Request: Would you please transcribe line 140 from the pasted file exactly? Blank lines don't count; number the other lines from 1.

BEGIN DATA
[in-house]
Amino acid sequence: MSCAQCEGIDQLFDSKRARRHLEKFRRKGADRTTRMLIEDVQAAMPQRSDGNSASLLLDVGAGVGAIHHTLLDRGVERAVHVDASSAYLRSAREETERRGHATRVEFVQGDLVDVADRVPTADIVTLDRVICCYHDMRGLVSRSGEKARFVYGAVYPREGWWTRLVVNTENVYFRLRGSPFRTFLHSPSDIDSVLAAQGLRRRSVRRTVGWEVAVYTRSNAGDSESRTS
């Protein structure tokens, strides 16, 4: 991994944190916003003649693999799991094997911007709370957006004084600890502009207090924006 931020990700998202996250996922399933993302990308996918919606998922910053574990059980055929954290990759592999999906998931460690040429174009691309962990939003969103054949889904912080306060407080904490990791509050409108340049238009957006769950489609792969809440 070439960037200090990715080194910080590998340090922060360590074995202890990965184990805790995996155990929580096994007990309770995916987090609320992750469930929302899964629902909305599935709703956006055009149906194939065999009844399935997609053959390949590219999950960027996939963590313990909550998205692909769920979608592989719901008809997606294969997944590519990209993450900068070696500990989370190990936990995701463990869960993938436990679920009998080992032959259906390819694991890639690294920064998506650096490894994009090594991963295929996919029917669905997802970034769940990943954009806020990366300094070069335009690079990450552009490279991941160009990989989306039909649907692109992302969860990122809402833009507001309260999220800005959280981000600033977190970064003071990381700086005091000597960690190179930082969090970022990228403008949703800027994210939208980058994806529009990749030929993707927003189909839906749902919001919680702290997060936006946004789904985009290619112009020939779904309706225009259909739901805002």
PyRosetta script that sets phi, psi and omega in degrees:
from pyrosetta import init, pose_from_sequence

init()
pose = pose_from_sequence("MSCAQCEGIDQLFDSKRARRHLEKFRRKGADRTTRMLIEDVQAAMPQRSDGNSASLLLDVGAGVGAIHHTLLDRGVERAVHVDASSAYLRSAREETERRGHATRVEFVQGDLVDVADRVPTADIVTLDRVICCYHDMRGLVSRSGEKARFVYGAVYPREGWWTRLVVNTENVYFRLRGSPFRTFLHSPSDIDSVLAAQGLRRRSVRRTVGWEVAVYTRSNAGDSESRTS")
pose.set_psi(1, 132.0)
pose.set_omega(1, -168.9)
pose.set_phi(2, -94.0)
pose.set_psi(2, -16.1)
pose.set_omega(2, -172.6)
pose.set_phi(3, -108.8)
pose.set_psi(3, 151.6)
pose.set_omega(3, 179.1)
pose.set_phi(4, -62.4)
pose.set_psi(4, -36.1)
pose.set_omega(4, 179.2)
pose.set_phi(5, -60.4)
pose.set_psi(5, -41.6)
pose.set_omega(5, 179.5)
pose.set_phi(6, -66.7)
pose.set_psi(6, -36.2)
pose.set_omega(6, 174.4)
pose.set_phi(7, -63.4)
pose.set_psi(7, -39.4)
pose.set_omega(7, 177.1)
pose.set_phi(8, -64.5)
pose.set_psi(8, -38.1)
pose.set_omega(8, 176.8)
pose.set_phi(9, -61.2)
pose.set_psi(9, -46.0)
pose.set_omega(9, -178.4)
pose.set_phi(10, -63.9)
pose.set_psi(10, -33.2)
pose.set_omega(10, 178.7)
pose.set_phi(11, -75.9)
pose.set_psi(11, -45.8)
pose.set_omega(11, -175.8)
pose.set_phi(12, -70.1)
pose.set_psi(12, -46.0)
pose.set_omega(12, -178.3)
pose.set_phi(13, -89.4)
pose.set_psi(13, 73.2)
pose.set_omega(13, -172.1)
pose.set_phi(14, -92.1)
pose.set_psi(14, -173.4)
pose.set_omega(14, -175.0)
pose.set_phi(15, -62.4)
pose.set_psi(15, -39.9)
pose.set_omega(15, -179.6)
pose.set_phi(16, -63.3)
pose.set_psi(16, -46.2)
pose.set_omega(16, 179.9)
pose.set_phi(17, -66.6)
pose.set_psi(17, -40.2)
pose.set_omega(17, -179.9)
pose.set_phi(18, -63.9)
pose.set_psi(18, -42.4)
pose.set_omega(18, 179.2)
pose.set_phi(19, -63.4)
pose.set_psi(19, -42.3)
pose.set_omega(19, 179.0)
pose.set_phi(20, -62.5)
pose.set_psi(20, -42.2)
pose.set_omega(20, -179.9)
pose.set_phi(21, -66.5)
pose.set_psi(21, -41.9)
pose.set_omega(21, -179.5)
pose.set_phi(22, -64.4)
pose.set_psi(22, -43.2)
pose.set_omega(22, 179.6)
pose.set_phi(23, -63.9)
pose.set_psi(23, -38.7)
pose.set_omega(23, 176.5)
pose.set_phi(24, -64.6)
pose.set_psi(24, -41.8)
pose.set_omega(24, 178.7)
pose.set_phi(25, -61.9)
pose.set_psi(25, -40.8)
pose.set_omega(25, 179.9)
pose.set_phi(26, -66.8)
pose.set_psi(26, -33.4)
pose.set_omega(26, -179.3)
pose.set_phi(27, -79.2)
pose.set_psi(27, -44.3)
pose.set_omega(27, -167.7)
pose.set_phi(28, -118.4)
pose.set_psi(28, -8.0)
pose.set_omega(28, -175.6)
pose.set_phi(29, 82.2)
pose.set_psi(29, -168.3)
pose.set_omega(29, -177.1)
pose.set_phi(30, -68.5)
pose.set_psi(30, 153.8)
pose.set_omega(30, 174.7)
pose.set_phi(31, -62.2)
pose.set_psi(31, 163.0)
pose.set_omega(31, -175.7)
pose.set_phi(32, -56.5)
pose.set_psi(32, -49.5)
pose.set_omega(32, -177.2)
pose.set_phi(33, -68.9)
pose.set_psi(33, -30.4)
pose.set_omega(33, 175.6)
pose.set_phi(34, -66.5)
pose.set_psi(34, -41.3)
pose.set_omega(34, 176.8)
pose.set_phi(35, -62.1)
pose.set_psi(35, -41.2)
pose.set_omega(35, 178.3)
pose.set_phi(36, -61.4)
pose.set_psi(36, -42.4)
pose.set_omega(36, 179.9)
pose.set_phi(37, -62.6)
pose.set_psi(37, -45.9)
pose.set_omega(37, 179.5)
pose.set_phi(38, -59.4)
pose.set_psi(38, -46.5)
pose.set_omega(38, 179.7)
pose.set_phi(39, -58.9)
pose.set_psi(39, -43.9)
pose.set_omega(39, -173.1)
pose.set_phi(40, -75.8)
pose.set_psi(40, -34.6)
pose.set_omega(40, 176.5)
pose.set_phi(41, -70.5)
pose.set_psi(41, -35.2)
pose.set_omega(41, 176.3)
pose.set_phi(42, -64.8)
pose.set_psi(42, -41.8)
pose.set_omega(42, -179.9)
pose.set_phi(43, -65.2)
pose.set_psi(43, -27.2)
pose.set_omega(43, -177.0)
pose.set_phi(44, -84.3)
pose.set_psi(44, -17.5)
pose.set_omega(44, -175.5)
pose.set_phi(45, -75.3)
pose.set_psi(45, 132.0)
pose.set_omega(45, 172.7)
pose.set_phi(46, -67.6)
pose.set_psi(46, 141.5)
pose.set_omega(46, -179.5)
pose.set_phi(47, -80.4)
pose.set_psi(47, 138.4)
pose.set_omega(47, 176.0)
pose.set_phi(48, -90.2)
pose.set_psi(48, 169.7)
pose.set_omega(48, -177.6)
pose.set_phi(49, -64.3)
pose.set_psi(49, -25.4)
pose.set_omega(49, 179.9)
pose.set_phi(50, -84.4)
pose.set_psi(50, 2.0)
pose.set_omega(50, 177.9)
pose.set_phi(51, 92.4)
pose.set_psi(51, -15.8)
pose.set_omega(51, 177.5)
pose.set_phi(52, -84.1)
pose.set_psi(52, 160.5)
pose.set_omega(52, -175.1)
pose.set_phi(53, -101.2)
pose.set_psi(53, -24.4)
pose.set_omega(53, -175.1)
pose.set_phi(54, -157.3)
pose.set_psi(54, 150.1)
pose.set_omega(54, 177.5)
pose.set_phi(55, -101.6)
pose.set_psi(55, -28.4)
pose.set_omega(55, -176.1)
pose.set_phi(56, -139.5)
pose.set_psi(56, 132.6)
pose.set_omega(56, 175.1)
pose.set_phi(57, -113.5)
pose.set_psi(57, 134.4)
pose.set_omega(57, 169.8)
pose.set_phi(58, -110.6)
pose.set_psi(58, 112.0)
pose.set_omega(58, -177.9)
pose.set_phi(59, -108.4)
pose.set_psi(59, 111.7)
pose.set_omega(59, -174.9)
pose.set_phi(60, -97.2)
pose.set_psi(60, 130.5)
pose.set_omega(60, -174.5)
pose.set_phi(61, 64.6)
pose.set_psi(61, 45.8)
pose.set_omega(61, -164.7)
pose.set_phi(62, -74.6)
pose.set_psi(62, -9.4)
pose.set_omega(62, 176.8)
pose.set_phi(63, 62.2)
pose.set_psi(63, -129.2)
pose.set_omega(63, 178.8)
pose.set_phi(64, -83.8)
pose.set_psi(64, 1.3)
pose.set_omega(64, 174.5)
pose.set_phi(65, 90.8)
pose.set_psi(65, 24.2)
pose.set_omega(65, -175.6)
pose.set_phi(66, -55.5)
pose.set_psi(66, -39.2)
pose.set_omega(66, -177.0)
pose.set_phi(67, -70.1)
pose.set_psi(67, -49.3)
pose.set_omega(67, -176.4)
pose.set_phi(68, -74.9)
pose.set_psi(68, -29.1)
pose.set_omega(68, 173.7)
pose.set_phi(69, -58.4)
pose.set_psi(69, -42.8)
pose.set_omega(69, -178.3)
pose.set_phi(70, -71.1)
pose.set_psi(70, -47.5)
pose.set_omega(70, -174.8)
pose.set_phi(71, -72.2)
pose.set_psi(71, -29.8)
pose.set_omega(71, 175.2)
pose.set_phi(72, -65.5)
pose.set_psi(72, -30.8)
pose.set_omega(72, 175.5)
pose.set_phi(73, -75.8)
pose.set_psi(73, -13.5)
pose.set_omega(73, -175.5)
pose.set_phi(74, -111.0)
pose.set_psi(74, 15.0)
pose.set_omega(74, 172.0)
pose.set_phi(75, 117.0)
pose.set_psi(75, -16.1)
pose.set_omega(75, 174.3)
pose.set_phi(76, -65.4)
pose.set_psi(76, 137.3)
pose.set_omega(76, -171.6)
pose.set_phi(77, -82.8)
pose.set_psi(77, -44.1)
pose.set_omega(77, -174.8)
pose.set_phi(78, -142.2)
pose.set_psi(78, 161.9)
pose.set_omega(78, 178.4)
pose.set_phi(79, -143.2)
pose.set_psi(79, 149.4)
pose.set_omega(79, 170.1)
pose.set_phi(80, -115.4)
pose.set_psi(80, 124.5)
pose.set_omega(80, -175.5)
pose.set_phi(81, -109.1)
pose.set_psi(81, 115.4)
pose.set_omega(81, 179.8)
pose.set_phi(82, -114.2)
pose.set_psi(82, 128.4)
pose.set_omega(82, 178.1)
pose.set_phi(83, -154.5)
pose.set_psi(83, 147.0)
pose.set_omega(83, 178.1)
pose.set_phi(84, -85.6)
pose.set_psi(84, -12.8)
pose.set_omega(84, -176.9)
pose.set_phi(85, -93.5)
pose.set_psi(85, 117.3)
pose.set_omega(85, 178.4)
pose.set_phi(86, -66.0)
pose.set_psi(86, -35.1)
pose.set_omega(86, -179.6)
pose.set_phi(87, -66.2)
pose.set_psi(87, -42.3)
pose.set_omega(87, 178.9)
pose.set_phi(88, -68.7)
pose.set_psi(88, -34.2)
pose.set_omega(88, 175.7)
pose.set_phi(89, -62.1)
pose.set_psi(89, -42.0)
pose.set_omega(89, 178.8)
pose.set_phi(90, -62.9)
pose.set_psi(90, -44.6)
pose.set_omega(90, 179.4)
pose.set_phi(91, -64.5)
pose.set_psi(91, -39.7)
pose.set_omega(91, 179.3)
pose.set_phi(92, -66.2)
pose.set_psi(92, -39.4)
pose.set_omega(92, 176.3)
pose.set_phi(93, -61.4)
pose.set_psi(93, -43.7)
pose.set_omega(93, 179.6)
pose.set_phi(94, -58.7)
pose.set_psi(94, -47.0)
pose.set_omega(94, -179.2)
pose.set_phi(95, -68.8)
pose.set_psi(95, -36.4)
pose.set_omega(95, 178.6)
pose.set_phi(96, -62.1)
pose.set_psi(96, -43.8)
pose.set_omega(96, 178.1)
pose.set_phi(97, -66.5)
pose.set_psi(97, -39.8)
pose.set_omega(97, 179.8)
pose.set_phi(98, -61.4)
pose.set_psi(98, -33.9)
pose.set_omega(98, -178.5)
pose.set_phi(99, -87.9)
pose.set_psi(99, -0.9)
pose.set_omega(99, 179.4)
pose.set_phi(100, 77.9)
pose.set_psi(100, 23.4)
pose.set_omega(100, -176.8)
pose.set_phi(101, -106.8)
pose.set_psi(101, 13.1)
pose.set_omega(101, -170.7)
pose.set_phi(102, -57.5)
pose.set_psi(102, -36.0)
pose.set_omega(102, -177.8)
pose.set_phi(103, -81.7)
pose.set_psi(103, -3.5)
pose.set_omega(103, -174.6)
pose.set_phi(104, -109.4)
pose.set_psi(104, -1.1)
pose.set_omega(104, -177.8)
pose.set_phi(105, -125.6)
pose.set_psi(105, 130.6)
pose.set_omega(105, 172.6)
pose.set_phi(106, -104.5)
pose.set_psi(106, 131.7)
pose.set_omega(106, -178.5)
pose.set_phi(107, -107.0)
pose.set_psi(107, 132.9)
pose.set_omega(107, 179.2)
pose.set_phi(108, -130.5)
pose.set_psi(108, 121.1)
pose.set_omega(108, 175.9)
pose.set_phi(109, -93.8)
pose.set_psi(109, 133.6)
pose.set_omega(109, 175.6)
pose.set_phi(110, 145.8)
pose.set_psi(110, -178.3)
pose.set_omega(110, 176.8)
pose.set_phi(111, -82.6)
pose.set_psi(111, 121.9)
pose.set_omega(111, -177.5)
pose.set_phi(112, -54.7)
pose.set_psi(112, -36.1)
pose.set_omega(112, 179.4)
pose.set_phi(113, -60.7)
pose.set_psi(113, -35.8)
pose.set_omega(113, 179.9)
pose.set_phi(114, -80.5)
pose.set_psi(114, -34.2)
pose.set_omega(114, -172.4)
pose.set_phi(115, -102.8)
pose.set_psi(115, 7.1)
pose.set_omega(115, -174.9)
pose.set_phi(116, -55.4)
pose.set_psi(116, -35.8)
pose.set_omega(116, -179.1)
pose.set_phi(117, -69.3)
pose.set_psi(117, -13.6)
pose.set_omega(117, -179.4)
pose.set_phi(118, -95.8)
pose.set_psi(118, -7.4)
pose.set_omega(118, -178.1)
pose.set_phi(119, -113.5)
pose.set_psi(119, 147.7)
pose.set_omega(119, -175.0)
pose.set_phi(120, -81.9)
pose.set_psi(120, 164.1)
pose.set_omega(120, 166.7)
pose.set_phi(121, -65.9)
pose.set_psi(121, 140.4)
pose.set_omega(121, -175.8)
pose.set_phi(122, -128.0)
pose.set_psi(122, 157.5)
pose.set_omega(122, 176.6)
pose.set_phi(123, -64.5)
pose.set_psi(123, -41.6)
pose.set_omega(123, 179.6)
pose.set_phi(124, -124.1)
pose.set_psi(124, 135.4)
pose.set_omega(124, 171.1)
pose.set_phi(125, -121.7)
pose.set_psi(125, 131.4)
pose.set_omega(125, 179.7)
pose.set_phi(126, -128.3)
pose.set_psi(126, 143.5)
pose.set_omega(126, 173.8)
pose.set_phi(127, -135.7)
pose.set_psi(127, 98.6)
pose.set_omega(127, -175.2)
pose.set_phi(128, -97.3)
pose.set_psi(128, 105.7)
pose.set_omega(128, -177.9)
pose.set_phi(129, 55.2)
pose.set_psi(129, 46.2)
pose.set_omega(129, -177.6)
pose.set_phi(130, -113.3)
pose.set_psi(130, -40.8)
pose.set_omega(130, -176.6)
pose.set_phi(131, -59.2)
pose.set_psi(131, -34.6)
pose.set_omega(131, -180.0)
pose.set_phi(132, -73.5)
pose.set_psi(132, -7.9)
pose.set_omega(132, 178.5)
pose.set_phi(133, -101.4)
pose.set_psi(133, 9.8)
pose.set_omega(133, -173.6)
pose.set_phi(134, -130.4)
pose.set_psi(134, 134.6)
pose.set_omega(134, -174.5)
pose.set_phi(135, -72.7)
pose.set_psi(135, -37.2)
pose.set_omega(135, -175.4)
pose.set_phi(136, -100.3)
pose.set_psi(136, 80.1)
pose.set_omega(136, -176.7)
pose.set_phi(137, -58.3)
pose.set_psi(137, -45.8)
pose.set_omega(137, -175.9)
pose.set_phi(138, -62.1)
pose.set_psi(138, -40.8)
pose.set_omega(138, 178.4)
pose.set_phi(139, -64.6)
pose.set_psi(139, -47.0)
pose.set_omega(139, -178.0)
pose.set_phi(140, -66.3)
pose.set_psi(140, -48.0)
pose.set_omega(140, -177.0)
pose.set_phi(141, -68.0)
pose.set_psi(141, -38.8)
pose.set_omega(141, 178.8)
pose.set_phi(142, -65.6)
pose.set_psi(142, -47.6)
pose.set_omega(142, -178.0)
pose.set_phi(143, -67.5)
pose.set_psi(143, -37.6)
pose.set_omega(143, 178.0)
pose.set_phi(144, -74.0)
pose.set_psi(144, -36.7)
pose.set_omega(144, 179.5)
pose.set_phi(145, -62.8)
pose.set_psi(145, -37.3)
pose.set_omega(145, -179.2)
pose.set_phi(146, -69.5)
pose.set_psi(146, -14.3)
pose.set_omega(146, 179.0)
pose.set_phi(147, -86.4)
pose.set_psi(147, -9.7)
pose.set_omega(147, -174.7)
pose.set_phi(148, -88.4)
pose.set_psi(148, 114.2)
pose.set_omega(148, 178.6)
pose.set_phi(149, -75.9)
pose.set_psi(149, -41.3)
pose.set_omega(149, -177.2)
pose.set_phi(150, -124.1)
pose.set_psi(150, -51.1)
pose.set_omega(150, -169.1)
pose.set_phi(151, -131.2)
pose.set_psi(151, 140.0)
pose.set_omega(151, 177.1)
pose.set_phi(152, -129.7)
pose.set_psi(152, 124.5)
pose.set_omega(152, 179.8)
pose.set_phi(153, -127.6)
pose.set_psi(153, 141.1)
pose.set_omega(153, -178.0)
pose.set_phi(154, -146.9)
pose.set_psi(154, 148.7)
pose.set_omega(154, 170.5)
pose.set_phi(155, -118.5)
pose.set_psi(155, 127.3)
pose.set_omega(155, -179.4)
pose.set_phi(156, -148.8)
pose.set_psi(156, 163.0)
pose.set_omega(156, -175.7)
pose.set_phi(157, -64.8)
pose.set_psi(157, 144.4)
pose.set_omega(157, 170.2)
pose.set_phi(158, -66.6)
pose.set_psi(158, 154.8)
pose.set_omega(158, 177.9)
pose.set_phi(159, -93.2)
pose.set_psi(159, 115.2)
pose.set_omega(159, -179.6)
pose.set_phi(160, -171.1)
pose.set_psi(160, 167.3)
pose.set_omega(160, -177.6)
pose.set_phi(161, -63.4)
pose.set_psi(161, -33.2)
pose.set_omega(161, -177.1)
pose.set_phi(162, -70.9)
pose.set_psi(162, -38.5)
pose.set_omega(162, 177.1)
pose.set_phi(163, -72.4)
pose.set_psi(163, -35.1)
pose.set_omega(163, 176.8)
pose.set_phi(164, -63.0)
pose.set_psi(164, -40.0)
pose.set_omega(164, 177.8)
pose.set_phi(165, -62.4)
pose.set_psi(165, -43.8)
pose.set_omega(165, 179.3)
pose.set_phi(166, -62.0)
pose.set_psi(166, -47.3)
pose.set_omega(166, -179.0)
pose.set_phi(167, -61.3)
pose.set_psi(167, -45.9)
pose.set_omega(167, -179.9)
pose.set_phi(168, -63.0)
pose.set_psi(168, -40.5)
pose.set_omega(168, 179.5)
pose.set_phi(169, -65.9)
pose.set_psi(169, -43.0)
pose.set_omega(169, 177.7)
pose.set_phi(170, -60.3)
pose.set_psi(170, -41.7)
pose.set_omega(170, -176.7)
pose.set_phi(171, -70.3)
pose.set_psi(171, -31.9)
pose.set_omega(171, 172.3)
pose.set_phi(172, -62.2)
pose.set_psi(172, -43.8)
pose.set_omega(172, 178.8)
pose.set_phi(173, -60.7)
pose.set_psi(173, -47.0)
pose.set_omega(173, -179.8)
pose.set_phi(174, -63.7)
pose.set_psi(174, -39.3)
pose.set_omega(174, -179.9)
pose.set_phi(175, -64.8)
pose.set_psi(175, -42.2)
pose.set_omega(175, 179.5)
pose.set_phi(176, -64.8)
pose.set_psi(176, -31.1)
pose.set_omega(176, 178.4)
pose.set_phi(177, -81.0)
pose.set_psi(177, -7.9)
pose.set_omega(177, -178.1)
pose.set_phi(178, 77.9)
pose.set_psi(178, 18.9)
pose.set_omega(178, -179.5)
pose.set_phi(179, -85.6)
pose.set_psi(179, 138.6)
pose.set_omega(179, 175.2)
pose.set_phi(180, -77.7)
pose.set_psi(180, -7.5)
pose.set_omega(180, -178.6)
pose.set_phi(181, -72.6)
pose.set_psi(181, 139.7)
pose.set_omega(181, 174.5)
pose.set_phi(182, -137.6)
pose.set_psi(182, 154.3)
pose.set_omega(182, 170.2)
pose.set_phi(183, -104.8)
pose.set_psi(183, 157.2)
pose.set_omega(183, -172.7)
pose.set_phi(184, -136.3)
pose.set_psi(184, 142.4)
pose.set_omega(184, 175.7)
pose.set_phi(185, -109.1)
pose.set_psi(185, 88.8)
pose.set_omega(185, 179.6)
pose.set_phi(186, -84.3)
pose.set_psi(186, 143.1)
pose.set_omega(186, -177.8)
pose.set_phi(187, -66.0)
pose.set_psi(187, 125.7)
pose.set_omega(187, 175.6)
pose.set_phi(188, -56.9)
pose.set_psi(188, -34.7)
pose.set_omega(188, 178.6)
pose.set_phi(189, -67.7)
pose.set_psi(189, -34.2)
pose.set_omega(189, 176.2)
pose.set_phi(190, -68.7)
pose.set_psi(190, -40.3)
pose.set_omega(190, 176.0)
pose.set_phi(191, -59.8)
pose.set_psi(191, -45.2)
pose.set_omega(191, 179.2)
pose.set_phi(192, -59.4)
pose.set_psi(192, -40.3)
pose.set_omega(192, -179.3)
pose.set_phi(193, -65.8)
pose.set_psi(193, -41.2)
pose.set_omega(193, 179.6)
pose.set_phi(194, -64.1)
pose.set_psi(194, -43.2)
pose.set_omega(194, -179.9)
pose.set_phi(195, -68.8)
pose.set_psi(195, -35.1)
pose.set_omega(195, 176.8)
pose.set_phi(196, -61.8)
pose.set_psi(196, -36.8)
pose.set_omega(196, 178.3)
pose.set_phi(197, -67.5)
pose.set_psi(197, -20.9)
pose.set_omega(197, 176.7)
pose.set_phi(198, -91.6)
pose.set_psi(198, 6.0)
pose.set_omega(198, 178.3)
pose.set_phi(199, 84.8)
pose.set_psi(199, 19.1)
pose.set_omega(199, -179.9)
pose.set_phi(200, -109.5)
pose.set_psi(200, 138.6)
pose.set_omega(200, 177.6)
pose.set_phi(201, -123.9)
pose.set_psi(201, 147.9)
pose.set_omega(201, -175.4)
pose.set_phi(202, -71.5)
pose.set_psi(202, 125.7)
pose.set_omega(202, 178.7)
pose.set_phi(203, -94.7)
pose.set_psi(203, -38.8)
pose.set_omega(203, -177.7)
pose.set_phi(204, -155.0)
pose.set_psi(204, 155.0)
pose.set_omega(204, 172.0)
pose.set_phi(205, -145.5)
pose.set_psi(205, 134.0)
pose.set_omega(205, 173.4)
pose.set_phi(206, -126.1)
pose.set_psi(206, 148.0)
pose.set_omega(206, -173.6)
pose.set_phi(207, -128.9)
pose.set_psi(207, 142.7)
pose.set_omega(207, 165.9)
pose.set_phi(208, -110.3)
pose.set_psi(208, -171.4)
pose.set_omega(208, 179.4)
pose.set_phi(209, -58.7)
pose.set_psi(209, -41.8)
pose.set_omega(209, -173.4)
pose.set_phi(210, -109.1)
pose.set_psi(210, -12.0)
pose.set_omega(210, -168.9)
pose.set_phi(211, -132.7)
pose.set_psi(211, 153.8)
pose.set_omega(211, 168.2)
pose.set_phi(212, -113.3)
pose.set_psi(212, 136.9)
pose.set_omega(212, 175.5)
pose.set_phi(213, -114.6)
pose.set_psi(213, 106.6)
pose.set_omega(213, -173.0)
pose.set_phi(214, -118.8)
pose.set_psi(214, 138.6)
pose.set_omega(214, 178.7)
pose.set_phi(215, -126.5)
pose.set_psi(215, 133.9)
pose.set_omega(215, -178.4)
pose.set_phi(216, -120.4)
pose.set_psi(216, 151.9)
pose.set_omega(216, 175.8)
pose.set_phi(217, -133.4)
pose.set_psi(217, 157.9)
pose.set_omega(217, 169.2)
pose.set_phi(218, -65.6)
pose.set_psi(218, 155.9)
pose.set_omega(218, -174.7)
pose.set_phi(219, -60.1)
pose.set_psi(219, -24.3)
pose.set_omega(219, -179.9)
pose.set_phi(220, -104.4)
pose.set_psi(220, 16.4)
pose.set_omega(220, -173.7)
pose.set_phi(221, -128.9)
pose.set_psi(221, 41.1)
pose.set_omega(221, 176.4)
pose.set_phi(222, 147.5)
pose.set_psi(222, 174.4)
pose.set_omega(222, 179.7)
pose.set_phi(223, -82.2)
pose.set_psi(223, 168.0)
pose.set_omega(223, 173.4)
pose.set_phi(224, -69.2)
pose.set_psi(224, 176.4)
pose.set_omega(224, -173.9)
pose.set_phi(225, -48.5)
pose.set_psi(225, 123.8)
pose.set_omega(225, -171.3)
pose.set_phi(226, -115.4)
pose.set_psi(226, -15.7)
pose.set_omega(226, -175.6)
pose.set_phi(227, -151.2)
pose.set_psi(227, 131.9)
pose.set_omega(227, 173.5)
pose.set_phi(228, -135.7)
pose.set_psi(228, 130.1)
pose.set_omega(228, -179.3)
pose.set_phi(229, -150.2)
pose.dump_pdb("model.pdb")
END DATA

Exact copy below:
pose.set_psi(45, 132.0)